If you're responsible for the online sales of this kind of company, and if you match your strategy to the requirements above, then an effective online sales strategy should be highly feasible. The companies that failed were the ones who didn't give their prospects any good reason to shop online or simply made common mistakes. Most companies of this type used the web as another channel to help with customer retention and loyalty. The ones that did it best were the ones that were most successful.
3. Non-Branded companies
Companies who do not have known brands and are not trusted at all can achieve sales conversions at the same levels as branded companies. We found that by building levels of trust in the prospect base via education and then selling the product or service to the educated, and therefore trusting, prospect base, the same level of conversion overall can be achieved. The successful companies give away samples of their product or valuable information, in turn getting web visitors to give the company their email addresses and permission to continue the dialog. This allows companies to continue to educate their prospects.
The selling sequence is completely different from the first two:
- Cold prospect (arriving as a web visitor) will not immediately buy because he doesn't know with whom he is dealing.
- Prospect is educated by the company through online content, email, articles, resources and free products.
- Prospect begins to know the company and his appreciation of the company grows.
- Prospect becomes a customer as he realizes the value of the proposition and trusts the company.
- The company backs up its sales with good customer service, thus encouraging viral marketing and good word of mouth.
This is the where most errors of judgment have been made when building effective sales channels through online means. Businesses have been copying what the big companies have done, thinking that merely by having a website which does the same as a brand name website, a similar level of sales conversion will be attained. Worse still, they have simply gone out and made poster sites with shopping carts with no thought as to why a web visitor would buy from them. Where companies tend to fail even using the correct sales sequence is in not providing valuable enough information as education, thus damaging their reputations before they have even built them up. So, if your responsibility is to develop the online sales strategy of a non-branded, unknown company, then our research shows that the above strategy, while work intensive, does work.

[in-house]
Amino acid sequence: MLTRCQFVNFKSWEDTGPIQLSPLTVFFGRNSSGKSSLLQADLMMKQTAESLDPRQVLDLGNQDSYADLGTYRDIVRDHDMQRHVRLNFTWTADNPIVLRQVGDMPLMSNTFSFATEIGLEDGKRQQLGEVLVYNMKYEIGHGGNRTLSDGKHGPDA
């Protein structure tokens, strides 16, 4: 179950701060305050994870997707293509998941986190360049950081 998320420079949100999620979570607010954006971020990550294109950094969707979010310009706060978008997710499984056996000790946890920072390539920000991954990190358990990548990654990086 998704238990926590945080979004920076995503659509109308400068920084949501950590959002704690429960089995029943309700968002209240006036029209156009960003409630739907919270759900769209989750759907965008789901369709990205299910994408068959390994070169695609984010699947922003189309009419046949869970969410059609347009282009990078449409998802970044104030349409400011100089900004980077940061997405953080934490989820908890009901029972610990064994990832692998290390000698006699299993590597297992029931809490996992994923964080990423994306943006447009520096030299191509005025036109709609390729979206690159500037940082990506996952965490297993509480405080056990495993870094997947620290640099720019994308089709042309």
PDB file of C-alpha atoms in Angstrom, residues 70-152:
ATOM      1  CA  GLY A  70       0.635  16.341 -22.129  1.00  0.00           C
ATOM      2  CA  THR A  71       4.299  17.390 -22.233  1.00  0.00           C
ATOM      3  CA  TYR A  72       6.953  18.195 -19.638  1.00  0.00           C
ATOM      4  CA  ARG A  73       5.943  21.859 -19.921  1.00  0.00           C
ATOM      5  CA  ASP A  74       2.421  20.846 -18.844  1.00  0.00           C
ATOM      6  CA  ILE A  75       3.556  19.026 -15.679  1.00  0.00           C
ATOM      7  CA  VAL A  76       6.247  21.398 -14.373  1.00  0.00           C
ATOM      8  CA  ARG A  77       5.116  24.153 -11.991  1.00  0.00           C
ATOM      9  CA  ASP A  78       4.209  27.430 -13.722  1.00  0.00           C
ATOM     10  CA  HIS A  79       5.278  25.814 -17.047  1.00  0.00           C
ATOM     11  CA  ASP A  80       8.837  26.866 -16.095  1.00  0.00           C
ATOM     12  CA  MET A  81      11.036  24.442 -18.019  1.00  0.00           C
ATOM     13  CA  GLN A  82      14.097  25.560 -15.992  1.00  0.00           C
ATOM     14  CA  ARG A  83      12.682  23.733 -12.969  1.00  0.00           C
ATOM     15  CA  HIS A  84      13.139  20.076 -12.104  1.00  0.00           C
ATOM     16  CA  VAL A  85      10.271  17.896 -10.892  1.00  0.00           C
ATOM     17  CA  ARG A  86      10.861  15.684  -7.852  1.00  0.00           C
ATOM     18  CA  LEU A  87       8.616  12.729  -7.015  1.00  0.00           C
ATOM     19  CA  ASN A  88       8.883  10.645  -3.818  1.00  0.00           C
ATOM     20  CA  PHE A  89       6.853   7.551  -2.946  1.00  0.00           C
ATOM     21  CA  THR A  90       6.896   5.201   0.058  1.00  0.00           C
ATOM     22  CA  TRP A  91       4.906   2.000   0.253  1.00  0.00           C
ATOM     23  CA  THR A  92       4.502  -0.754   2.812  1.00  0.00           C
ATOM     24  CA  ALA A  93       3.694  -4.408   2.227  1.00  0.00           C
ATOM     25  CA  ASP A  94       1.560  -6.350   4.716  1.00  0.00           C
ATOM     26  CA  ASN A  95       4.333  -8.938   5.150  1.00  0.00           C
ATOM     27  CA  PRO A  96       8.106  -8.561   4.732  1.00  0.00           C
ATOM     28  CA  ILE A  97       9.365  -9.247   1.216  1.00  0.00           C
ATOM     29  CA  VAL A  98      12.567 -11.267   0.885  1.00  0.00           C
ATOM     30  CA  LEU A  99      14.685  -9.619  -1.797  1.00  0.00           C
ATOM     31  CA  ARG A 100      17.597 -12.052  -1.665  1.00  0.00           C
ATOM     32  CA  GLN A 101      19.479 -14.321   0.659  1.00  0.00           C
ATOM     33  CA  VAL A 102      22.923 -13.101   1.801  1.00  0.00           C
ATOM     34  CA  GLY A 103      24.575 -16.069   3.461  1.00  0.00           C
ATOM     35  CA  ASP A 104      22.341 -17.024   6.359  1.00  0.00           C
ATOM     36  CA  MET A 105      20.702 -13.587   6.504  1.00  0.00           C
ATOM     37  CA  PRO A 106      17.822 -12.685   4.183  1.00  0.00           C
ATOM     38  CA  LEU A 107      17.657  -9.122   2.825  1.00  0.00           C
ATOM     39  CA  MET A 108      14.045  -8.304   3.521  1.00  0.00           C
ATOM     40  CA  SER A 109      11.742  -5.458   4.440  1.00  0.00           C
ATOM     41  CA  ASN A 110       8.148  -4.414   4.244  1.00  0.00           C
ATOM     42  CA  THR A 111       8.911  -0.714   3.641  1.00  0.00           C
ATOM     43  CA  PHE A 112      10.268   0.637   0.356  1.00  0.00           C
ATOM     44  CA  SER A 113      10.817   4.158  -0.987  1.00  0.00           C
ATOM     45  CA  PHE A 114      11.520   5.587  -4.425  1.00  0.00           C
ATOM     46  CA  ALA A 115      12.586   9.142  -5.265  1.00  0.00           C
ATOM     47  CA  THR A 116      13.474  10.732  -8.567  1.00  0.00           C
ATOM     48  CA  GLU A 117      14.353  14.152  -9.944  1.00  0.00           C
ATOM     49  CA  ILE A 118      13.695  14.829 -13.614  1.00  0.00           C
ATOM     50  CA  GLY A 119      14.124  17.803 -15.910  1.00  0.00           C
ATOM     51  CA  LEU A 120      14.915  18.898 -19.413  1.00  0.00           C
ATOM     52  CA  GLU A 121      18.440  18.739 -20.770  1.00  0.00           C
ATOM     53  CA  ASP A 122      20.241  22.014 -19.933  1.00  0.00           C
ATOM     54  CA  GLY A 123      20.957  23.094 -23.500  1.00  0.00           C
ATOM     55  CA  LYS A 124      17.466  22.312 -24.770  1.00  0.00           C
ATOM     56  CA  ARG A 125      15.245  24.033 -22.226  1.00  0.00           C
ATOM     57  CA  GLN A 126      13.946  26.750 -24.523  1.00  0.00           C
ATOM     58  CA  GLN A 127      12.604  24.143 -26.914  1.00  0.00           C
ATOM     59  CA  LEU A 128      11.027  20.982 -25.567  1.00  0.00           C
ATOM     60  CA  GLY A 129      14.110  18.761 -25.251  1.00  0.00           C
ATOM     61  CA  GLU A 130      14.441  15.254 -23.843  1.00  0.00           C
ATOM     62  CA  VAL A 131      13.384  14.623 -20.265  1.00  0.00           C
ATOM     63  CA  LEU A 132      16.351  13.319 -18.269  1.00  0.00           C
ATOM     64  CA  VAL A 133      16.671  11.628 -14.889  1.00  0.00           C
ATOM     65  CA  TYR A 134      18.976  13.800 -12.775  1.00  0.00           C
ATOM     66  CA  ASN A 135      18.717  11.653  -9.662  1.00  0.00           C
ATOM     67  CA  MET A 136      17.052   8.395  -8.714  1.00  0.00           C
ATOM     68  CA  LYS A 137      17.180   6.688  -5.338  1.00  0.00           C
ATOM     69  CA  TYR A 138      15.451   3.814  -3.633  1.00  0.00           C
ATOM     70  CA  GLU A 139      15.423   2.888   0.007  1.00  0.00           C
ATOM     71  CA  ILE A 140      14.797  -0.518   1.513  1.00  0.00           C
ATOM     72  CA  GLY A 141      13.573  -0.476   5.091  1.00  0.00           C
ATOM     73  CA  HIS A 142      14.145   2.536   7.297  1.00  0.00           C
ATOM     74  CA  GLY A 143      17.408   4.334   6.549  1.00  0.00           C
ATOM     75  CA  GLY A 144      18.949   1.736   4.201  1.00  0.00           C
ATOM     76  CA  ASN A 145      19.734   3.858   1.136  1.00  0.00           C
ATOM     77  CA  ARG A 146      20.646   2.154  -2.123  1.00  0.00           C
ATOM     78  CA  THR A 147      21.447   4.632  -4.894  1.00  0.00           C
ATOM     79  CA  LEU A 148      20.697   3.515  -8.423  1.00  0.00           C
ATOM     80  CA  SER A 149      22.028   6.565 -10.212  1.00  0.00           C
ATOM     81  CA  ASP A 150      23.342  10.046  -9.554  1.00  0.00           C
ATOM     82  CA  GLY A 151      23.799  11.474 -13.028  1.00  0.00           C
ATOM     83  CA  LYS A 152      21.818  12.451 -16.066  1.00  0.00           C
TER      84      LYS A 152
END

One simple fact remains true no matter what kind of sales and marketing strategy is used. If the buyer doesn't trust the seller, then the sale will not happen. It's been said that a prospective buyer doesn't become a customer until he's seen the brand seven or eight times. While I don't have a statistic to prove it, I am 100% sure this is why McDonald's and Coca Cola have less work to do on their websites to get good sales conversion rates. By mentioning those brand names in this article, I have helped them with their marketing. You have a burger and a can of coke pictured in your head right now. If you're a non-branded company, you have a great deal more work to do to earn yourself that consumer trust. But then who said sales and marketing was easy? Non-branded companies have more work to get customers offline, so why should it be any different online?